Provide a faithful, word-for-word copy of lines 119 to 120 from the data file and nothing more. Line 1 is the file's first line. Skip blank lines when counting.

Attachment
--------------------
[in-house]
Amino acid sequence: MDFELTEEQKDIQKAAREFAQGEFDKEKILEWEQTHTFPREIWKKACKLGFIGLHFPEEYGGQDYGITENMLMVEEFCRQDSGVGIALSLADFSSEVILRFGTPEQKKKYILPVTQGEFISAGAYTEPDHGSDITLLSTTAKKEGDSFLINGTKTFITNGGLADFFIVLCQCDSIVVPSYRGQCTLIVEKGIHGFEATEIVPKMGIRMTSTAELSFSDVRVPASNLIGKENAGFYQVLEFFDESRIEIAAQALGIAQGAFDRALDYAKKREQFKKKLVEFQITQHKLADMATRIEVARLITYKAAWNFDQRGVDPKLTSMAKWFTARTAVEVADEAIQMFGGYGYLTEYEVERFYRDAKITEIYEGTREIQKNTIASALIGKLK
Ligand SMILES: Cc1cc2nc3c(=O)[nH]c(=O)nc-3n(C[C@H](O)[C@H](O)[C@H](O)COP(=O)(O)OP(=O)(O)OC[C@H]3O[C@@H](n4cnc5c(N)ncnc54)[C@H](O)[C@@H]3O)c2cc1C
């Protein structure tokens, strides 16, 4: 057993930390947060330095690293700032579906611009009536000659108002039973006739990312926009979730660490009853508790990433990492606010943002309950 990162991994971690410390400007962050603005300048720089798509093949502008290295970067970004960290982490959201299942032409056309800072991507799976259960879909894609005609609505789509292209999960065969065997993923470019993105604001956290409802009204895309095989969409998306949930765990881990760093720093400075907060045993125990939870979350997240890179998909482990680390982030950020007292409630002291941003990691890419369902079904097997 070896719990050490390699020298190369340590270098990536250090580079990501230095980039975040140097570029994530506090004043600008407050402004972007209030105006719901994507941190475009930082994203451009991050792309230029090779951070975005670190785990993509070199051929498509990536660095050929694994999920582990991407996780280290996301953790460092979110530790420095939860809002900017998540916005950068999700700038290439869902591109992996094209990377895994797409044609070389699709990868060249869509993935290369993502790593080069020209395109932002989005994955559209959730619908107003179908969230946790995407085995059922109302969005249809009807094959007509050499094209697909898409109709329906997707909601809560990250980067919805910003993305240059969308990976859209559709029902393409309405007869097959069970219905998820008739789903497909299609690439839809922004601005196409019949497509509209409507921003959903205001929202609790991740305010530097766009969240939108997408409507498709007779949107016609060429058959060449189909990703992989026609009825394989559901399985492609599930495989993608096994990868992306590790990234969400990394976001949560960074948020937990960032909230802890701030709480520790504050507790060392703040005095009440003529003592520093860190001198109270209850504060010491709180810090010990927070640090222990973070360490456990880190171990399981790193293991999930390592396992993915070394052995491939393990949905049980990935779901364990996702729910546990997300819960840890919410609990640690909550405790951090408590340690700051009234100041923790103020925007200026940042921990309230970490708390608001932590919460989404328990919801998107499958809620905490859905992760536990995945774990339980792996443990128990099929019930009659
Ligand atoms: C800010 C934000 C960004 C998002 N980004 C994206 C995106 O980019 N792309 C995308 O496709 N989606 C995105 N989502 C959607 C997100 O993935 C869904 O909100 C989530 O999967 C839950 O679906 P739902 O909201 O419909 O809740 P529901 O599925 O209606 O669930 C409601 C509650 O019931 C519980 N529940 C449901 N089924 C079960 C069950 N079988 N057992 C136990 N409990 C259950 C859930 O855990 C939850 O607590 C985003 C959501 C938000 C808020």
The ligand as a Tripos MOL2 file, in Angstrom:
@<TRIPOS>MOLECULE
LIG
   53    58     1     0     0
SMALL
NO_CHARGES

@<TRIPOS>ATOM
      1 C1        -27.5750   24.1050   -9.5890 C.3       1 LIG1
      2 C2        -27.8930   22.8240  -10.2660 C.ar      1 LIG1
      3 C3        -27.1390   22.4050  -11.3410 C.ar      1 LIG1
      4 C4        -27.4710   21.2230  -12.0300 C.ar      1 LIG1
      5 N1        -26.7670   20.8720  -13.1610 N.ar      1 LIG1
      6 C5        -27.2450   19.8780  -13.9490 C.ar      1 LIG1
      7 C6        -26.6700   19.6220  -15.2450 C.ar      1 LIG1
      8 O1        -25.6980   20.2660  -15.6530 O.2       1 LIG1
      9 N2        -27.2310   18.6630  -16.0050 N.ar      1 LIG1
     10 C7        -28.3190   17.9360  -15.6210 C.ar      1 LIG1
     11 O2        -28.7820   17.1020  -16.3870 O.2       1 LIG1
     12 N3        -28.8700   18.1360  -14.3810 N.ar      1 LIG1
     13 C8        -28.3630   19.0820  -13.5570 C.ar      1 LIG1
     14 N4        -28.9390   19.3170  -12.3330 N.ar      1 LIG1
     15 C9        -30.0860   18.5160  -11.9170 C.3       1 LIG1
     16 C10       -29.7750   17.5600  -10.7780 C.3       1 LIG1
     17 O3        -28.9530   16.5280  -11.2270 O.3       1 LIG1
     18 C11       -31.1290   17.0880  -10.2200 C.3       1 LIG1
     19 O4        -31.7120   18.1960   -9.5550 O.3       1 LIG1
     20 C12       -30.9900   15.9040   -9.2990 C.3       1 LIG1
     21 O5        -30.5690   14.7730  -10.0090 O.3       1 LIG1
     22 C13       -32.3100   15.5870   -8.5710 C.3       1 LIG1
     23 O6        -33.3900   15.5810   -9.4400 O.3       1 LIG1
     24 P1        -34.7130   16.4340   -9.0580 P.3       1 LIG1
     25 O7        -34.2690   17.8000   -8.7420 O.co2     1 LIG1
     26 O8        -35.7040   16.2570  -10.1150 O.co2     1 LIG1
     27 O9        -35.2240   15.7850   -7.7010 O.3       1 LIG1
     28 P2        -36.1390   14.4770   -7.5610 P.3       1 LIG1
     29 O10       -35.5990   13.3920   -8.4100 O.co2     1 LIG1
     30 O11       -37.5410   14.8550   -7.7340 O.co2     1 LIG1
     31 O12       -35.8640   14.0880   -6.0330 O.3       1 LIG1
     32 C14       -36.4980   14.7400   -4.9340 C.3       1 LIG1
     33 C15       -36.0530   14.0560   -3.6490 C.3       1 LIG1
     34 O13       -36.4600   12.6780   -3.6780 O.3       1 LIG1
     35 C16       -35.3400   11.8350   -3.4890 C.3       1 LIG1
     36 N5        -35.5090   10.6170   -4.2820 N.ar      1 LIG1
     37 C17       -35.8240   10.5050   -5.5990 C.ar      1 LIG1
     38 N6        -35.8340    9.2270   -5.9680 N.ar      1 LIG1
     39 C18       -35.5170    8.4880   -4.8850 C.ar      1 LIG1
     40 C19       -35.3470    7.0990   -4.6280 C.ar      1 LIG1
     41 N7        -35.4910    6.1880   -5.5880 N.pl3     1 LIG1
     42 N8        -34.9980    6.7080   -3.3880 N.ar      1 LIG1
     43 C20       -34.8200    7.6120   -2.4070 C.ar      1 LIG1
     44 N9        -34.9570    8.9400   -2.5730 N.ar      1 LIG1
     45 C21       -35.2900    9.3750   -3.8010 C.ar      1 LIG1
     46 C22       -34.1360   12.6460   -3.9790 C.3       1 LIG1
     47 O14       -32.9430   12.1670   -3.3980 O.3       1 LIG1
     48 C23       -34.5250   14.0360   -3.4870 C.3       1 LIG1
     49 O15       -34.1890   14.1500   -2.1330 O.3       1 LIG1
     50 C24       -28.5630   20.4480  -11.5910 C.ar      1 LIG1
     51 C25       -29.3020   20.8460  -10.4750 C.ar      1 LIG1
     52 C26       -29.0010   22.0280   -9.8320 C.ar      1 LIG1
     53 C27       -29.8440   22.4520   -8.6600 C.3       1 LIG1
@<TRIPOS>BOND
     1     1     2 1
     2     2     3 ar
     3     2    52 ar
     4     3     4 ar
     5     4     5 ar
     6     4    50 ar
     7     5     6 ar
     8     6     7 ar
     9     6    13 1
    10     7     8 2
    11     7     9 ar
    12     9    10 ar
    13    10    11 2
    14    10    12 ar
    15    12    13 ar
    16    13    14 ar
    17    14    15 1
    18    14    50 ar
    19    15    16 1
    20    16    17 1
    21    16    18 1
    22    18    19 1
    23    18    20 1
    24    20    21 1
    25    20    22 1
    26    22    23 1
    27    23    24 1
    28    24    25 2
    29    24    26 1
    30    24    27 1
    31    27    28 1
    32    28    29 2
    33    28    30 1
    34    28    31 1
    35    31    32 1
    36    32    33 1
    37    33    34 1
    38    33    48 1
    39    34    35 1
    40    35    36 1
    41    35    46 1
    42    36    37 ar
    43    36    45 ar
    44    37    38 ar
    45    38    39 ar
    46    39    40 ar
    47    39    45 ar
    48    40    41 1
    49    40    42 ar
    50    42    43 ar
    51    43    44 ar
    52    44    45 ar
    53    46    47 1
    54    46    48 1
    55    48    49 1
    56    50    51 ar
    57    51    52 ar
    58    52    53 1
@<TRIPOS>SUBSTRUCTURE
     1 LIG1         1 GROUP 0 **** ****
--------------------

    53    46    47 1
    54    46    48 1